Baseball great Cal Ripken Jr. speaks during an April 22 ribbon-cutting ceremony at a youth development park in Palmer Park, Maryland, on land owned by the Prince George's County Police Department. (Anthony Tilghman/The Washington Informer)
Baseball great Cal Ripken Jr. speaks during an April 22 ribbon-cutting ceremony at a youth development park in Palmer Park, Maryland, on land owned by the Prince George's County Police Department. (Anthony Tilghman/The Washington Informer)

Hall of Fame Major League Baseball player Cal Ripken Jr. admits he gets emotional when speaking at events opening youth development parks.

Ripken, who played all 21 of his seasons in the majors with the Baltimore Orioles, traveled to Prince George’s County on Friday to participate in a ribbon-cutting ceremony to open the Cal Ripken Sr. Foundation’s 107th park. This particular multi-purpose turf field in Palmer Park is the foundation’s first in the nation on property owned by a police department.

“We couldn’t be more proud of sending police officers to the communities, and now we’re sending communities here to on site with the police officers so they can come and continue that relationship of trust and help to serve,” Ripken said at the ceremony. “This couldn’t have turned out more perfect. It seems like it should’ve been here all along.”

Cal Ripken Jr. (center) stands alongside Prince George’s County Police Chief Malik Aziz at an April 22 ribbon-cutting ceremony for a youth development park in Palmer Park, Maryland. (Anthony Tilghman/The Washington Informer)

The foundation, named after Ripken’s late father who also coached him and his brother, Billy, in the majos, worked with the Prince George’s County Police Department for at least four years to open the field.

The $1.2 million, 55,000-square-foot youth baseball field includes new bleachers, dugouts, a newly irrigated grass outfield and a synthetic turf infield slated to be used by more than 800 youth annually.

The field at at Group 1001 Park is named after Robert A. Callaway Sr. His son, Robbie Callaway, who grew up near the field and attended school at the former police headquarters when it used to be a junior high school, serves as a Ripken Foundation board member and attended Friday’s ceremony.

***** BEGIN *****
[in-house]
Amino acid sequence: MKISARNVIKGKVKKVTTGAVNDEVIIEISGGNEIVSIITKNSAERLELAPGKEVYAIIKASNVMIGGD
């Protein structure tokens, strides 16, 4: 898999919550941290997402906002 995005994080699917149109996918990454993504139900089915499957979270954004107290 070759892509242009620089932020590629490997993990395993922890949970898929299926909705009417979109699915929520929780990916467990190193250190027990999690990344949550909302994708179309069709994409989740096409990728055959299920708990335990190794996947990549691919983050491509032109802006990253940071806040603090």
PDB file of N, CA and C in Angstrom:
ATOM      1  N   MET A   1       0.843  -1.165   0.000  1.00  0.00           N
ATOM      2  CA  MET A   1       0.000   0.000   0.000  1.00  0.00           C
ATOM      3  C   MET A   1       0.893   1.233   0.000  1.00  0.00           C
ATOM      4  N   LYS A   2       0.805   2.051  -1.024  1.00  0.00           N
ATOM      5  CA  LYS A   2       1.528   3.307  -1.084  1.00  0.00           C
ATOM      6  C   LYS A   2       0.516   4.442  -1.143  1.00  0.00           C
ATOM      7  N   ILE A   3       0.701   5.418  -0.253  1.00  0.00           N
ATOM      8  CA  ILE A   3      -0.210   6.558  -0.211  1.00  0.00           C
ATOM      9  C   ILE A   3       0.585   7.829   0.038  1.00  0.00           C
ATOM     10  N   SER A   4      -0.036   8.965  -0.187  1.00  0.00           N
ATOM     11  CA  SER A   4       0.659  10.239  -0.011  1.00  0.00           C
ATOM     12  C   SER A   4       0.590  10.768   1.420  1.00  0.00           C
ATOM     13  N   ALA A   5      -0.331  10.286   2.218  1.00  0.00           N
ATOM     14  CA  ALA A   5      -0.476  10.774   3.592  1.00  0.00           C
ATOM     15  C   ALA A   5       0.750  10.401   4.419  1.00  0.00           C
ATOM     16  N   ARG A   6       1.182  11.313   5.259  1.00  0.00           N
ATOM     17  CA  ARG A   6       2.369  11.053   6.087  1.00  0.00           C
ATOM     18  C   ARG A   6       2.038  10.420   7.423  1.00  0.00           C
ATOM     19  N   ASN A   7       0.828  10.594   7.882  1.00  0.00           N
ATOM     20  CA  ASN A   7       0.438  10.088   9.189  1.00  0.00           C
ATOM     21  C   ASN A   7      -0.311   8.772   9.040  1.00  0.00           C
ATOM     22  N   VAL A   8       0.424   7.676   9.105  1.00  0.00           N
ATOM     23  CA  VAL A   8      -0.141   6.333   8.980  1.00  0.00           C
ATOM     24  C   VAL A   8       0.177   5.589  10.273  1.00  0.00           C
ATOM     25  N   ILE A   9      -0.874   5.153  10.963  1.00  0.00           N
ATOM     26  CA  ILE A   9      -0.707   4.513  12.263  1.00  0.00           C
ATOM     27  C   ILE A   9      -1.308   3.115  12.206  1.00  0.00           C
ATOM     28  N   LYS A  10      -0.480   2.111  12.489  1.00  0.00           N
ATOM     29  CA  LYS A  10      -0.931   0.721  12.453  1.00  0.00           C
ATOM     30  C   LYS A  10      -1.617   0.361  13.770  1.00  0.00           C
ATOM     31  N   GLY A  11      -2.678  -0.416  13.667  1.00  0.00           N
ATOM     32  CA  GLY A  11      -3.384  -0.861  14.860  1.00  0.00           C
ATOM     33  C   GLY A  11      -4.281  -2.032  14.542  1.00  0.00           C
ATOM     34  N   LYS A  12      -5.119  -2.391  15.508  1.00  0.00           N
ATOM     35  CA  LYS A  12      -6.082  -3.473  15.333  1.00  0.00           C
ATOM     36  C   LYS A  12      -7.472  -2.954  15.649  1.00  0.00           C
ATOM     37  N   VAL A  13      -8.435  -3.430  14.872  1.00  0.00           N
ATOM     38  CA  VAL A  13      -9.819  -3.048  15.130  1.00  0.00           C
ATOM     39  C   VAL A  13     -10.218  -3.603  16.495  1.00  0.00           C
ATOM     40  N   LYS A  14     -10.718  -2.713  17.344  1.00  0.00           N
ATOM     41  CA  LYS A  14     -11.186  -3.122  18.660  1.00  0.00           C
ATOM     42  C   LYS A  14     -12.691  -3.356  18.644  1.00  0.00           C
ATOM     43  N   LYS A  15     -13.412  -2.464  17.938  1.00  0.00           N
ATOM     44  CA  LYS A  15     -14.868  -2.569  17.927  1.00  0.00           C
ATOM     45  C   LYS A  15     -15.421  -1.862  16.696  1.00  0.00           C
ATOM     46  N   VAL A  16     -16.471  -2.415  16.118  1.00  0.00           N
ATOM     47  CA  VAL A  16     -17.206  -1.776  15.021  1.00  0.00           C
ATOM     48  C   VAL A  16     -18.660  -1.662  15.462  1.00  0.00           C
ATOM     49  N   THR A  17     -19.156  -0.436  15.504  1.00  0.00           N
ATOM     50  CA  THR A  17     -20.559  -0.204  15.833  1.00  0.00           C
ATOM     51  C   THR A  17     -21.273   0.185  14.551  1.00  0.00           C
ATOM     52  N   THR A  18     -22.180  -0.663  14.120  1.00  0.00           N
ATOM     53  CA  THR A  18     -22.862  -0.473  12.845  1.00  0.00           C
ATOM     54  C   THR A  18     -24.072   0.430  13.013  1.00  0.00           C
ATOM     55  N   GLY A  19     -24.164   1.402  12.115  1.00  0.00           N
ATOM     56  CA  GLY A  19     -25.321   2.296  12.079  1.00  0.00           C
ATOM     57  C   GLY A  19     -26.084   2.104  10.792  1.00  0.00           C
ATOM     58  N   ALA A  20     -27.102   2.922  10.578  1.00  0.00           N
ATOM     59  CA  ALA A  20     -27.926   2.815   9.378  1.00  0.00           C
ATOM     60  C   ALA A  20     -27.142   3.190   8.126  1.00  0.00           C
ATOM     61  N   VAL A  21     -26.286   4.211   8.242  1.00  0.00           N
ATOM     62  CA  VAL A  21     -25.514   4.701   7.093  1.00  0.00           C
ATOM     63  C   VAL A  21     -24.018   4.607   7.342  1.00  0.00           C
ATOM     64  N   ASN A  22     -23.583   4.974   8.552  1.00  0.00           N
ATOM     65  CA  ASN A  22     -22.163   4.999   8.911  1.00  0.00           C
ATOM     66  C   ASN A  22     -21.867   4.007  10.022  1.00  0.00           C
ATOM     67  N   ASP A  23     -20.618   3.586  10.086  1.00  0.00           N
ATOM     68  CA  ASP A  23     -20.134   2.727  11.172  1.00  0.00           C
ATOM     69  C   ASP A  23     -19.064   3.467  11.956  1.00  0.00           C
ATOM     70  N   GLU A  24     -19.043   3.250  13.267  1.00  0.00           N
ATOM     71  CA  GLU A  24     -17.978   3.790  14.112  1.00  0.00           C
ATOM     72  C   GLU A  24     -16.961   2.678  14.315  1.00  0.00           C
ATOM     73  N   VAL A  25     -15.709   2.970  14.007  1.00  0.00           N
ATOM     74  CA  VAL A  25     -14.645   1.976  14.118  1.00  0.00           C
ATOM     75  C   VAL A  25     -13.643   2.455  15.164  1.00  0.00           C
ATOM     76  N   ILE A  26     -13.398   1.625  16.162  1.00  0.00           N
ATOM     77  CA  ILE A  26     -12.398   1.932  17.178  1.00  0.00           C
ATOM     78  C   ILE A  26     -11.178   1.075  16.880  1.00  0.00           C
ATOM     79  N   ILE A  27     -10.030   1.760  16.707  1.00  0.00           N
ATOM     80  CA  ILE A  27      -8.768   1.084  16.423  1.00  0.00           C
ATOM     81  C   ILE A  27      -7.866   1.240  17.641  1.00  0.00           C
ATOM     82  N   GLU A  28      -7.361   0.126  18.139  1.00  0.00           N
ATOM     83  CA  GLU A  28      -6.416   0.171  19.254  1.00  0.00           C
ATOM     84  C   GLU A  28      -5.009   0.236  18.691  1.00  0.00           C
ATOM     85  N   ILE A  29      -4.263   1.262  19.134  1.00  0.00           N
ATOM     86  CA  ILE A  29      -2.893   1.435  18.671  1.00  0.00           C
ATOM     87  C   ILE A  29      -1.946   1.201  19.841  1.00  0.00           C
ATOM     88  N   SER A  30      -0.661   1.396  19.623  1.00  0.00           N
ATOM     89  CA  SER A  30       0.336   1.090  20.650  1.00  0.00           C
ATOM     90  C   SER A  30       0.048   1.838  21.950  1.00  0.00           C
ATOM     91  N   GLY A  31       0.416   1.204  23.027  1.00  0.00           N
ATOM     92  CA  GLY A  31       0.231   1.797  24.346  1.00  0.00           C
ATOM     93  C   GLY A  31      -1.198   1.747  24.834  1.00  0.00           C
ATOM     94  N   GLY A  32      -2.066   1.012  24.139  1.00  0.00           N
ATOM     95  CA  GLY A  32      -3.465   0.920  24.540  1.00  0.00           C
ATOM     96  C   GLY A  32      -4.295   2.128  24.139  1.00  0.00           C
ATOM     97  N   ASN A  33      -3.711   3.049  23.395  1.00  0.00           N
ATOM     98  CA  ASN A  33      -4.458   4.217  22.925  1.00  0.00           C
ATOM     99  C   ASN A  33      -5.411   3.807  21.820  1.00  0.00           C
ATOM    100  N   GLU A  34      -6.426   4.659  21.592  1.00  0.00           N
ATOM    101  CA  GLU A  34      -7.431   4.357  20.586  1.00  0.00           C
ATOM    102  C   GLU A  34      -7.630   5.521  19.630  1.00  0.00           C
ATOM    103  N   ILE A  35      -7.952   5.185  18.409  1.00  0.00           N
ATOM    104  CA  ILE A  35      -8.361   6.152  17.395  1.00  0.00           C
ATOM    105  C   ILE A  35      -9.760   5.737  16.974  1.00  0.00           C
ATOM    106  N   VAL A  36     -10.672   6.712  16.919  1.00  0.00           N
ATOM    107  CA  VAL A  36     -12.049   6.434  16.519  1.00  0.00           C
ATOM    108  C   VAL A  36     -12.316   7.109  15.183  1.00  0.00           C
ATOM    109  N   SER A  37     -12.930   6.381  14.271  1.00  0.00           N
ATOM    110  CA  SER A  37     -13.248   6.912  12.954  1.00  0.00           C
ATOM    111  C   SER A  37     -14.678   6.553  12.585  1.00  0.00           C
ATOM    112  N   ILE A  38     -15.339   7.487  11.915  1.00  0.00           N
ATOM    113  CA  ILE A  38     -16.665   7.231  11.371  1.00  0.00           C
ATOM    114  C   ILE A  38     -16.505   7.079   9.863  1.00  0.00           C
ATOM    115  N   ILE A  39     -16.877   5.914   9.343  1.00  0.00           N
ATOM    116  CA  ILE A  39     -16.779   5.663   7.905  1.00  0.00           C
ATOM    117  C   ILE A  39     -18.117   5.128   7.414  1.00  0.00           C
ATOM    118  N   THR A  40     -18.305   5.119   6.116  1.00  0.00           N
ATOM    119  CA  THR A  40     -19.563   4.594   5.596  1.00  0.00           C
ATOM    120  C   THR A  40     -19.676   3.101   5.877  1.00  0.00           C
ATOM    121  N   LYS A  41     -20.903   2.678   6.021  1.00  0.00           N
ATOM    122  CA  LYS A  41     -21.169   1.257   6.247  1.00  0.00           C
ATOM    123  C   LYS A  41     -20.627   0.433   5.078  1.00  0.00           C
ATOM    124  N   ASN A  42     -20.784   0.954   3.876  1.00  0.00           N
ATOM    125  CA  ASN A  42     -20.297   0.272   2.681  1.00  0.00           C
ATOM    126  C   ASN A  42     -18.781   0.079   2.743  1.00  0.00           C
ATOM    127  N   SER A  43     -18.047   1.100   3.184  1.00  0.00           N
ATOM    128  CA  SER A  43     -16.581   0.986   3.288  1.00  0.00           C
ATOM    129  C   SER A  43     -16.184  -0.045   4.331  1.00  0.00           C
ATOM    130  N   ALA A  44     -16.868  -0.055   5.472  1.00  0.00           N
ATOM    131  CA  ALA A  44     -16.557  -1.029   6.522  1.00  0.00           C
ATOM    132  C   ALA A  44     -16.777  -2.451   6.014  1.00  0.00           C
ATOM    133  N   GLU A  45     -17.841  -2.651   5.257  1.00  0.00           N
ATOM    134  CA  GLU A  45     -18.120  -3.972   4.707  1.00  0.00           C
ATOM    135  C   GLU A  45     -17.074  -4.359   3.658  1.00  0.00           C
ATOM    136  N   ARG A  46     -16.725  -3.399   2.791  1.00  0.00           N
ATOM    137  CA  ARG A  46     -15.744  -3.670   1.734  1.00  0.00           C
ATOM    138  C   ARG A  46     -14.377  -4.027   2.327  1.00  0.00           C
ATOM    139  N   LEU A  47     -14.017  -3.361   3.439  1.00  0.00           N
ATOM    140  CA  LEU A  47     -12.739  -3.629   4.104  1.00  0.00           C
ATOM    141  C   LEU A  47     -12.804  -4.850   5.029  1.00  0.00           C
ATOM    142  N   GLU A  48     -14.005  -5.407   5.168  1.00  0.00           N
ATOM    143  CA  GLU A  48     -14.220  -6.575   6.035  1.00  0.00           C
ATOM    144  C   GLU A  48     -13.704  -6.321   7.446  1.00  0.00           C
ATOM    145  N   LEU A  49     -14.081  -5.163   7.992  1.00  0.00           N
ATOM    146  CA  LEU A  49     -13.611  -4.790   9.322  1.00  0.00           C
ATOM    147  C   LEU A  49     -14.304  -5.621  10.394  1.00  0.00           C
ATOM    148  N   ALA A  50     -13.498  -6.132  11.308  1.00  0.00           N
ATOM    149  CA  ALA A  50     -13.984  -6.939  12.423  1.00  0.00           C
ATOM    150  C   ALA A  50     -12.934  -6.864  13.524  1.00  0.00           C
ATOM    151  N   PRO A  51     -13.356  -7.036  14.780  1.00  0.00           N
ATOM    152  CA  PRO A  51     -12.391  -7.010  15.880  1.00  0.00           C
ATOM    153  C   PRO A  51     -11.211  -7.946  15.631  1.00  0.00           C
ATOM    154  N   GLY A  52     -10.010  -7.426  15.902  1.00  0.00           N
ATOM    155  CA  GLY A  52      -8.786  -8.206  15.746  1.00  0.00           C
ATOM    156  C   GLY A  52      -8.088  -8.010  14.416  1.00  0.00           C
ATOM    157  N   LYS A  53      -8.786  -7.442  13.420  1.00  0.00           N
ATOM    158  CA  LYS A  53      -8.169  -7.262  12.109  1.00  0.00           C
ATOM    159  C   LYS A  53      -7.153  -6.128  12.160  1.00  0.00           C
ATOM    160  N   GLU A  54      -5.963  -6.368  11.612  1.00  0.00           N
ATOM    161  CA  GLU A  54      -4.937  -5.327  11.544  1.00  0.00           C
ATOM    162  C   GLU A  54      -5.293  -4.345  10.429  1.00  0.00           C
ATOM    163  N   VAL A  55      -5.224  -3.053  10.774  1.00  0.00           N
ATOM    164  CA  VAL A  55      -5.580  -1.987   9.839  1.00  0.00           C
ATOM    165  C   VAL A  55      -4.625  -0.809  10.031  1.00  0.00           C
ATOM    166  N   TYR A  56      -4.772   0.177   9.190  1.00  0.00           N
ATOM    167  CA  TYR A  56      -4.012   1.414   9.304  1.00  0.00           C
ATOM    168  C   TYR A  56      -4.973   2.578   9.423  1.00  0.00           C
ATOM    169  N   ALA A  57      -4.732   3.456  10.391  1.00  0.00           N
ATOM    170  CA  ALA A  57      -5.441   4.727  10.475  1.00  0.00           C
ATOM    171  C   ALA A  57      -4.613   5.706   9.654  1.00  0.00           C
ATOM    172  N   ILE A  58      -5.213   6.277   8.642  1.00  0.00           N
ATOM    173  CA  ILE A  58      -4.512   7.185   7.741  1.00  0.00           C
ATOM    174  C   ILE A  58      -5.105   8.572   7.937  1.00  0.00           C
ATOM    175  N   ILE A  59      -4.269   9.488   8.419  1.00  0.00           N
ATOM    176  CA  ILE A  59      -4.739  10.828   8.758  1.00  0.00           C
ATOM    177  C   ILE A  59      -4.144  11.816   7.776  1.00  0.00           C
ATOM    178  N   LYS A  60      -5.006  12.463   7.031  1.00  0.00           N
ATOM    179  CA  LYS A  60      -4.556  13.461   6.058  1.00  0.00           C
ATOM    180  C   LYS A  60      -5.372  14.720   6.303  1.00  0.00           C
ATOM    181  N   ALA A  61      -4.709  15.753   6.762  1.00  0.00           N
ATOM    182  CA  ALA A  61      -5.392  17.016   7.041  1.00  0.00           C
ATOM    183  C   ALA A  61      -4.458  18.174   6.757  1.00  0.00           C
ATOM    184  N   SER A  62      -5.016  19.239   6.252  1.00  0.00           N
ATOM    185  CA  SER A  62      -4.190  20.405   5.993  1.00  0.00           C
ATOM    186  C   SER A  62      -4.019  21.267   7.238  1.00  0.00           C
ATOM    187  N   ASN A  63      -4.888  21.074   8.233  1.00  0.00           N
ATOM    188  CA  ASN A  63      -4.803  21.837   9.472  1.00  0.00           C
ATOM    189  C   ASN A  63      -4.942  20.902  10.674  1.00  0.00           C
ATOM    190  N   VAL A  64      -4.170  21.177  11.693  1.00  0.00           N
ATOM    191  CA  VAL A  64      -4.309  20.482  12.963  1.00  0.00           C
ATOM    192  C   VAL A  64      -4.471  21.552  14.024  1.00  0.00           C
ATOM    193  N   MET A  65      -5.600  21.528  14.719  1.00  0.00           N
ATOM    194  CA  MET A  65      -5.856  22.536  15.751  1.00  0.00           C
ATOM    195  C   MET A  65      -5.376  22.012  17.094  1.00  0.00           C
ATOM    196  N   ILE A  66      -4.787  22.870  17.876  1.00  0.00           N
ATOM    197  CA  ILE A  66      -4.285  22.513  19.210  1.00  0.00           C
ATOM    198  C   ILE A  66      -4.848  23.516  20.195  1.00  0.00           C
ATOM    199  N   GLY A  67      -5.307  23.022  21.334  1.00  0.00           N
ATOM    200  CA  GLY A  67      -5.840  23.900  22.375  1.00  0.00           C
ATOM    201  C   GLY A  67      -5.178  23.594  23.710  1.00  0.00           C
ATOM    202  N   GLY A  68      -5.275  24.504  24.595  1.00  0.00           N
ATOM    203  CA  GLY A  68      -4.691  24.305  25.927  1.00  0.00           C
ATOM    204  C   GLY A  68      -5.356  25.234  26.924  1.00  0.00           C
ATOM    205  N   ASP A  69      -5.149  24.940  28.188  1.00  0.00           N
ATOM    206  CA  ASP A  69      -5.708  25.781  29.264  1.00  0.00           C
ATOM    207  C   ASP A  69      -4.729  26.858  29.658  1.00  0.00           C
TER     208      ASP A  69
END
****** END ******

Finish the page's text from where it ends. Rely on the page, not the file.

The land sits next to the headquarters that relocated to Upper Marlboro. Adjacent to that building remains the police department’s District 3 Landover station.

Police Chief Malik Aziz said the goal will be to transform the old headquarters into a community center and partner with the Boys and Girls Club of Greater Washington to conduct various activities.

“It’s parks, not quite as good as this one, that affected my life and kept me out of trouble and gave many of my friends a place to go,” he said. “The motto of Prince George’s County Police Department is ‘The first to serve.’ What you don’t see is … that connection builds police and community relations so that first to serve is about a positive, professional police service delivered to all of our residents, especially to our youth.”

A new scoreboard shows the name of the field: Robert A. Callaway Sr. Field at Group 1001 Park, which sits on land owned by the Prince George’s County Police Department. (Anthony Tilghman/The Washington Informer)

Some of those young people include Clorivel Ronualdo-Elonardo, 18, who’s been a member of the county’s Police Athletic League (PAL) since she was 13 years old. She participated in softball and baseball camps playing second base and in the outfield.

She now plays volleyball and will graduate from College Park Academy this year and attend Bowie State University in the fall to study marine biology.

Ronualdo-Elonardo recalls when a relative got into an accident and members of PAL became the first people to support her and her family.

“They showed me how important it is to have unity within your community,” she said.

No games are currently scheduled, but the field can be used as soon as this summer.

“I will be helping out with the baseball program and be a mentor, Ronualdo-Elonardo said. “I can’t wait.”

Coverage for the Washington Informer includes Prince George’s County government, school system and some state of Maryland government. Received an award in 2019 from the D.C. Chapter of the Society of...

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